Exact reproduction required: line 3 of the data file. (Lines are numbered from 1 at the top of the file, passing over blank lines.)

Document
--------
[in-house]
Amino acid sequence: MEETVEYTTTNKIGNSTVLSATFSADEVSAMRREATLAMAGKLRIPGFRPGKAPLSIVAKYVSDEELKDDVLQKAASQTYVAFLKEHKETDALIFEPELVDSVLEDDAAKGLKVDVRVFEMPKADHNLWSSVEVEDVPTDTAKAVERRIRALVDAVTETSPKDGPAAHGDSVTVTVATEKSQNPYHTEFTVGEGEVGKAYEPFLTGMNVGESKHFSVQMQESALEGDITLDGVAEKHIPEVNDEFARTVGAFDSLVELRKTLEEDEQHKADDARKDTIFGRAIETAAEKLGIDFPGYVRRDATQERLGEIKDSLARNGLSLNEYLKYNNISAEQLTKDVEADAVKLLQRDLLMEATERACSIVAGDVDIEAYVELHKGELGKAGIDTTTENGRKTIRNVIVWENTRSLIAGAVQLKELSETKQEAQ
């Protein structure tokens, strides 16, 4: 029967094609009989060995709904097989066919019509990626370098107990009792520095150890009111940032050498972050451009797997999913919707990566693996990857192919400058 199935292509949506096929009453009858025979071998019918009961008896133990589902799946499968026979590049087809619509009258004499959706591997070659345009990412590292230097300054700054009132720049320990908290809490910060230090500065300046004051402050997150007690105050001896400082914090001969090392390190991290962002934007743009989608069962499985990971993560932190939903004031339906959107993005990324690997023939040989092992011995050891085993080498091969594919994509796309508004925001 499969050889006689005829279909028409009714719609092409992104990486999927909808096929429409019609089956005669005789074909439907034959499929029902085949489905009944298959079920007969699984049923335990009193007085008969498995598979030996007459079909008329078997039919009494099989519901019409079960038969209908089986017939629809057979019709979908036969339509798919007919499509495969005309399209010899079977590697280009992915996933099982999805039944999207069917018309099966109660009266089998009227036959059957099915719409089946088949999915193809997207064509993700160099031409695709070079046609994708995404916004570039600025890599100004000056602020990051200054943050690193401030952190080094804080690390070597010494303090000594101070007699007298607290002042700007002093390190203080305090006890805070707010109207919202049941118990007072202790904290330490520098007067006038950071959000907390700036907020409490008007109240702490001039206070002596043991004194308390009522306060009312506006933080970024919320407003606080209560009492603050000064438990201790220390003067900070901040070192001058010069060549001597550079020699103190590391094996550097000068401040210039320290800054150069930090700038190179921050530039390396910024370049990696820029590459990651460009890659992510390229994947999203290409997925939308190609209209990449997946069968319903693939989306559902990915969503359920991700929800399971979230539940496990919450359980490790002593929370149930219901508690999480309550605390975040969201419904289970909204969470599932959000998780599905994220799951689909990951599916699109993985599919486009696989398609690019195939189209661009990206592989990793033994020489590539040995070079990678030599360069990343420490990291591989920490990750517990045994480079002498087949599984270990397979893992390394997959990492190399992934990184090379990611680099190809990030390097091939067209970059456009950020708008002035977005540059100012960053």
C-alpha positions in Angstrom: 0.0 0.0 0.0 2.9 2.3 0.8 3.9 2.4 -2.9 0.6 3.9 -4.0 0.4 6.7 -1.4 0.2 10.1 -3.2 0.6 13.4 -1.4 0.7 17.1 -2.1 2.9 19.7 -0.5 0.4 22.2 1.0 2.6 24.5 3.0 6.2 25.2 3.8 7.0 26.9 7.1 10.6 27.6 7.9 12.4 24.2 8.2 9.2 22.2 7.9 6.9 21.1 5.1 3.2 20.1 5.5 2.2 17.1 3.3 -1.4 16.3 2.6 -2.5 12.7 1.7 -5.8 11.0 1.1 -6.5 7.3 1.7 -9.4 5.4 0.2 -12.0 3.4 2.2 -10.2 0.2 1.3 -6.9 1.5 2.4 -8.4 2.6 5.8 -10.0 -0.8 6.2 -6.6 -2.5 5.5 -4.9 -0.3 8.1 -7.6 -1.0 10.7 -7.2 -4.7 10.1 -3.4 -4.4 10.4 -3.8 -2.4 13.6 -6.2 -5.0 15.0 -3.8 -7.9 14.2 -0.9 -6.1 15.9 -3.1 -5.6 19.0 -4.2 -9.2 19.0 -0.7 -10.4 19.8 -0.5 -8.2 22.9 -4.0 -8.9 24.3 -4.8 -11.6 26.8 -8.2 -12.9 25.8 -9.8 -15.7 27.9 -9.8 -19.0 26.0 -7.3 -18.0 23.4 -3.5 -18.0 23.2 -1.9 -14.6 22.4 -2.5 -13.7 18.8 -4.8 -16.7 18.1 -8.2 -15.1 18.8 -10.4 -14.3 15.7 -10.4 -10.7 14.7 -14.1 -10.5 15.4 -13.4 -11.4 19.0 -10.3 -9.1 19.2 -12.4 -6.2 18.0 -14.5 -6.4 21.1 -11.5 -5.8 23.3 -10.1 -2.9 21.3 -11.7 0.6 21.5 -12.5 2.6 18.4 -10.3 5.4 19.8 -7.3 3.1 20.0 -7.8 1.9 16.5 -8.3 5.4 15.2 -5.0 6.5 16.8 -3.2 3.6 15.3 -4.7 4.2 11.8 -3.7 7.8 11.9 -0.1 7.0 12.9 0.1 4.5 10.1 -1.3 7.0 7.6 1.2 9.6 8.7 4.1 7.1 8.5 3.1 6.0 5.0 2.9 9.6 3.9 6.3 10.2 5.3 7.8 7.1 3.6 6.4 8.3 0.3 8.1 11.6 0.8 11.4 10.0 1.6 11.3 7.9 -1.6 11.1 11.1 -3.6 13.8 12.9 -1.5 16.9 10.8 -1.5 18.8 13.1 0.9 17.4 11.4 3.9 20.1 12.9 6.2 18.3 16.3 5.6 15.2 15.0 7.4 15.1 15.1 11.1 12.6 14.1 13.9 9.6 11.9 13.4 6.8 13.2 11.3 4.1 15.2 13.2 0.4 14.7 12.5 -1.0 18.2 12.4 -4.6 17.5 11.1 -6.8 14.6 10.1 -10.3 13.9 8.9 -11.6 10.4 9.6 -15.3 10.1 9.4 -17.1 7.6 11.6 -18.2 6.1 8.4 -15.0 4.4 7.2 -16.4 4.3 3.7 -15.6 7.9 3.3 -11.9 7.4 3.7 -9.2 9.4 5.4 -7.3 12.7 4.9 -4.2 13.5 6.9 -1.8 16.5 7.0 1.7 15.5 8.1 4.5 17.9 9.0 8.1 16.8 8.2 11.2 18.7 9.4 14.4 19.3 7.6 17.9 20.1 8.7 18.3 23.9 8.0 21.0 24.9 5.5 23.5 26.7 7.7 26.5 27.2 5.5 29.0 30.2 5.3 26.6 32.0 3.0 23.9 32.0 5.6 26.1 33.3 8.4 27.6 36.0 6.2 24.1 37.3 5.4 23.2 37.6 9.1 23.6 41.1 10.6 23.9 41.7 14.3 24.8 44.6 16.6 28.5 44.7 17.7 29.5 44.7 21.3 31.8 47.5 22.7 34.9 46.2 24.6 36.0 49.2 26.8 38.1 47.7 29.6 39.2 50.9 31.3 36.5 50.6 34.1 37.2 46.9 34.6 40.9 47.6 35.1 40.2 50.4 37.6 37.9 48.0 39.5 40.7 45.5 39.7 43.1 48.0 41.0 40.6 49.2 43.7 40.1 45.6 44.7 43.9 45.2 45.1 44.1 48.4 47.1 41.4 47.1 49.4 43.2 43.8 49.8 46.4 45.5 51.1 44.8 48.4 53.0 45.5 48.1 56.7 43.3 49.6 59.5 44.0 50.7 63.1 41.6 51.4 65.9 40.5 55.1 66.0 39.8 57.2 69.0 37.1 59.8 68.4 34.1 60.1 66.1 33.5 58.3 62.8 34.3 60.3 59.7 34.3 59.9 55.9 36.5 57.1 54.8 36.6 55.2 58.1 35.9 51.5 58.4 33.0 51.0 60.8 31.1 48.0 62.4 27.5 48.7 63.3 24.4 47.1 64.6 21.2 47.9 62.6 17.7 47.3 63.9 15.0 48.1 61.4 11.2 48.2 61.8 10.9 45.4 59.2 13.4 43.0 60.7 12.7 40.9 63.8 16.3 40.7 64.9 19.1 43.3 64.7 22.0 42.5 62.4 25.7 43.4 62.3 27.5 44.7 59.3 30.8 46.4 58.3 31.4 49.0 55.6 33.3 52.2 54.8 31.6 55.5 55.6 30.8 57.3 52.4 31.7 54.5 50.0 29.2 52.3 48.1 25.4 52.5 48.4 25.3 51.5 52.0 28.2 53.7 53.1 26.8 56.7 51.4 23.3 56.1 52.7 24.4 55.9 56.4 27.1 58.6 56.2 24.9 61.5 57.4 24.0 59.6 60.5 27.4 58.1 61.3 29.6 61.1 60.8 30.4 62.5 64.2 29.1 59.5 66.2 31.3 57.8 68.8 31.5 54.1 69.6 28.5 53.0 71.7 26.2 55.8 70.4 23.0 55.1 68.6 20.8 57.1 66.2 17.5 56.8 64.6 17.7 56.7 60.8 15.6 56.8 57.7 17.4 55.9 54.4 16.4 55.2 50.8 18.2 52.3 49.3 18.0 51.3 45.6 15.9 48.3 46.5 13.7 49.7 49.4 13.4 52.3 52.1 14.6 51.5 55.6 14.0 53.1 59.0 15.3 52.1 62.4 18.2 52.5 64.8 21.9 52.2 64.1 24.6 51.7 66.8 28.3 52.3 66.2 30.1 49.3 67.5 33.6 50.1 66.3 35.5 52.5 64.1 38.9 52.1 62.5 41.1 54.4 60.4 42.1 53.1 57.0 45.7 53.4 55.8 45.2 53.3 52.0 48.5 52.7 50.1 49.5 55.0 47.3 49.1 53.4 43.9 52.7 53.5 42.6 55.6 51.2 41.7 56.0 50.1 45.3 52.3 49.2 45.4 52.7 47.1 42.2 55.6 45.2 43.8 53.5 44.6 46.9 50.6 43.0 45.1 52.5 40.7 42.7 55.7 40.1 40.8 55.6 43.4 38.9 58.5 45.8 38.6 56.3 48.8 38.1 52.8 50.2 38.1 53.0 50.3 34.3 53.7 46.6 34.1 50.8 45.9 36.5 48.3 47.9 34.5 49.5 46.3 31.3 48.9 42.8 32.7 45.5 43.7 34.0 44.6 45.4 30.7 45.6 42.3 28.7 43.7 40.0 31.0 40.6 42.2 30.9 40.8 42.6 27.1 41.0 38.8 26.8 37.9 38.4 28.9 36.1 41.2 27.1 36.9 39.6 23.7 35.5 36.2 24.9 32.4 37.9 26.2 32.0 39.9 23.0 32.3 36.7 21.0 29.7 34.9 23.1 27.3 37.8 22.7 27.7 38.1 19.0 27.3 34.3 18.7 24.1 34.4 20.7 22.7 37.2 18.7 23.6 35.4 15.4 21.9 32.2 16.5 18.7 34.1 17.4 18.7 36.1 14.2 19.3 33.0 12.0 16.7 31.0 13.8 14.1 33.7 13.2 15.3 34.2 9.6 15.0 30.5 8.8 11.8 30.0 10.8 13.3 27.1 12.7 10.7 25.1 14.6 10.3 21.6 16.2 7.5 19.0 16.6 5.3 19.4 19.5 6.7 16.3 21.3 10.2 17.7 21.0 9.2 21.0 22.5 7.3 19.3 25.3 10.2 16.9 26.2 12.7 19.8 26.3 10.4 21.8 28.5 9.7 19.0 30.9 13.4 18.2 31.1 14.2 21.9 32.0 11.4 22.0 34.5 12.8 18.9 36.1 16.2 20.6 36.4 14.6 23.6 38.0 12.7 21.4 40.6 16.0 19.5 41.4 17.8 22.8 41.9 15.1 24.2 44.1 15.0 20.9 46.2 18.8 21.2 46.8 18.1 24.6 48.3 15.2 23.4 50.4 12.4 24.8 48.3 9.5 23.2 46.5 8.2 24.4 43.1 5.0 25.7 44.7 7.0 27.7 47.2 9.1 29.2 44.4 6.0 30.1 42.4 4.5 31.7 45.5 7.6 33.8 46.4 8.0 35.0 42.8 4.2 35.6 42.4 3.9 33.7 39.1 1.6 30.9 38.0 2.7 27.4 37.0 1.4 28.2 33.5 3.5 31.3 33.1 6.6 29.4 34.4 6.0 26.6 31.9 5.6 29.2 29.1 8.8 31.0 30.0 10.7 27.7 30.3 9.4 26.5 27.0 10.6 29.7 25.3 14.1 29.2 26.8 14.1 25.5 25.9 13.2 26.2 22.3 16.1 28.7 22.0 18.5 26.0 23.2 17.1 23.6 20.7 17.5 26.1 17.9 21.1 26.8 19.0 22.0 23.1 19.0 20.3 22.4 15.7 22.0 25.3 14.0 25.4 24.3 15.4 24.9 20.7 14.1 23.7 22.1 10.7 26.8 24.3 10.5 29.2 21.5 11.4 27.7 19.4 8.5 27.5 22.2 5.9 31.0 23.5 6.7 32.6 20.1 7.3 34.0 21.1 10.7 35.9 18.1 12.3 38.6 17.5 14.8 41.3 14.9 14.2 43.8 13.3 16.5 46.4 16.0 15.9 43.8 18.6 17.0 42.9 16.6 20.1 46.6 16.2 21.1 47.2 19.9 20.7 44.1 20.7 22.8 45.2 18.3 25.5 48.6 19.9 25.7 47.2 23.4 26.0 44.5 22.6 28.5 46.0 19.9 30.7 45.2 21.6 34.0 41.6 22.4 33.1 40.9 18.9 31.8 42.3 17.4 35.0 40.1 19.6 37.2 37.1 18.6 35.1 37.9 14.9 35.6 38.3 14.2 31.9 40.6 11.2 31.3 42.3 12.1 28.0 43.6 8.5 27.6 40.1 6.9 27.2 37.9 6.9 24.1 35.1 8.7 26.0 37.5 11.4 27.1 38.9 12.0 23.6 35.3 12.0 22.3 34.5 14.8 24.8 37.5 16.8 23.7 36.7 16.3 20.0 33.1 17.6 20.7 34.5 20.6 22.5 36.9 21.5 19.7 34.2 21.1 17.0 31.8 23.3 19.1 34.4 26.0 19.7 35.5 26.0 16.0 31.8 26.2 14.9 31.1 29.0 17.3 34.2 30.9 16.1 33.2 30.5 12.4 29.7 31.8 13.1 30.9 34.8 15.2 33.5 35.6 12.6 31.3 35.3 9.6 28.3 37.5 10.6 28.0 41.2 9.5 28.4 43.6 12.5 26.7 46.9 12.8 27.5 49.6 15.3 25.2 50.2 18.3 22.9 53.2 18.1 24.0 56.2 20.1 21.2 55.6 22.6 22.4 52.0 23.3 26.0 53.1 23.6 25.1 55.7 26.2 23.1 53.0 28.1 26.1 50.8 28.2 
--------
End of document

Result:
């Protein structure tokens, strides 16, 4: 029967094609009989060995709904097989066919019509990626370098107990009792520095150890009111940032050498972050451009797997999913919707990566693996990857192919400058 199935292509949506096929009453009858025979071998019918009961008896133990589902799946499968026979590049087809619509009258004499959706591997070659345009990412590292230097300054700054009132720049320990908290809490910060230090500065300046004051402050997150007690105050001896400082914090001969090392390190991290962002934007743009989608069962499985990971993560932190939903004031339906959107993005990324690997023939040989092992011995050891085993080498091969594919994509796309508004925001 499969050889006689005829279909028409009714719609092409992104990486999927909808096929429409019609089956005669005789074909439907034959499929029902085949489905009944298959079920007969699984049923335990009193007085008969498995598979030996007459079909008329078997039919009494099989519901019409079960038969209908089986017939629809057979019709979908036969339509798919007919499509495969005309399209010899079977590697280009992915996933099982999805039944999207069917018309099966109660009266089998009227036959059957099915719409089946088949999915193809997207064509993700160099031409695709070079046609994708995404916004570039600025890599100004000056602020990051200054943050690193401030952190080094804080690390070597010494303090000594101070007699007298607290002042700007002093390190203080305090006890805070707010109207919202049941118990007072202790904290330490520098007067006038950071959000907390700036907020409490008007109240702490001039206070002596043991004194308390009522306060009312506006933080970024919320407003606080209560009492603050000064438990201790220390003067900070901040070192001058010069060549001597550079020699103190590391094996550097000068401040210039320290800054150069930090700038190179921050530039390396910024370049990696820029590459990651460009890659992510390229994947999203290409997925939308190609209209990449997946069968319903693939989306559902990915969503359920991700929800399971979230539940496990919450359980490790002593929370149930219901508690999480309550605390975040969201419904289970909204969470599932959000998780599905994220799951689909990951599916699109993985599919486009696989398609690019195939189209661009990206592989990793033994020489590539040995070079990678030599360069990343420490990291591989920490990750517990045994480079002498087949599984270990397979893992390394997959990492190399992934990184090379990611680099190809990030390097091939067209970059456009950020708008002035977005540059100012960053």